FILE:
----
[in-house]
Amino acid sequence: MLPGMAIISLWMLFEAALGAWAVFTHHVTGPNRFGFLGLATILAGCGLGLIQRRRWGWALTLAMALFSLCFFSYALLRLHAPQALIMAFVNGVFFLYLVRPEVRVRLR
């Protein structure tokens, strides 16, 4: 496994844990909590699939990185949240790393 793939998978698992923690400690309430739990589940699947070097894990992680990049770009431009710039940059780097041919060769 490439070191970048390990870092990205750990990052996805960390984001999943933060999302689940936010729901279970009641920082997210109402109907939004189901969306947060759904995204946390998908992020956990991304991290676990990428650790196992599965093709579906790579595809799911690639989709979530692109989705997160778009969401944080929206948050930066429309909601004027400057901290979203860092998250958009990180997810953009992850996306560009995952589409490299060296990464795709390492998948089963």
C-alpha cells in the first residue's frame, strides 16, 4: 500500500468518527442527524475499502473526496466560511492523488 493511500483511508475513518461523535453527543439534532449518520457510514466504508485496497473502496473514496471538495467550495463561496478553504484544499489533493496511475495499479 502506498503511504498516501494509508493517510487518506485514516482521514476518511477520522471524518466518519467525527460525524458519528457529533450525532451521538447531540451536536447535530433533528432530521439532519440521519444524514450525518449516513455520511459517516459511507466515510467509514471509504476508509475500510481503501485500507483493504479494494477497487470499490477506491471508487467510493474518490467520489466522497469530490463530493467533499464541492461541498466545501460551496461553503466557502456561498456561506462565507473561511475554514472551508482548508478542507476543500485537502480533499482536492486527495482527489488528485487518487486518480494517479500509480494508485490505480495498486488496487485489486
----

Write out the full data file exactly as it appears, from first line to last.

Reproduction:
[in-house]
Amino acid sequence: MLPGMAIISLWMLFEAALGAWAVFTHHVTGPNRFGFLGLATILAGCGLGLIQRRRWGWALTLAMALFSLCFFSYALLRLHAPQALIMAFVNGVFFLYLVRPEVRVRLR
């Protein structure tokens, strides 16, 4: 496994844990909590699939990185949240790393 793939998978698992923690400690309430739990589940699947070097894990992680990049770009431009710039940059780097041919060769 490439070191970048390990870092990205750990990052996805960390984001999943933060999302689940936010729901279970009641920082997210109402109907939004189901969306947060759904995204946390998908992020956990991304991290676990990428650790196992599965093709579906790579595809799911690639989709979530692109989705997160778009969401944080929206948050930066429309909601004027400057901290979203860092998250958009990180997810953009992850996306560009995952589409490299060296990464795709390492998948089963």
C-alpha cells in the first residue's frame, strides 16, 4: 500500500468518527442527524475499502473526496466560511492523488 493511500483511508475513518461523535453527543439534532449518520457510514466504508485496497473502496473514496471538495467550495463561496478553504484544499489533493496511475495499479 502506498503511504498516501494509508493517510487518506485514516482521514476518511477520522471524518466518519467525527460525524458519528457529533450525532451521538447531540451536536447535530433533528432530521439532519440521519444524514450525518449516513455520511459517516459511507466515510467509514471509504476508509475500510481503501485500507483493504479494494477497487470499490477506491471508487467510493474518490467520489466522497469530490463530493467533499464541492461541498466545501460551496461553503466557502456561498456561506462565507473561511475554514472551508482548508478542507476543500485537502480533499482536492486527495482527489488528485487518487486518480494517479500509480494508485490505480495498486488496487485489486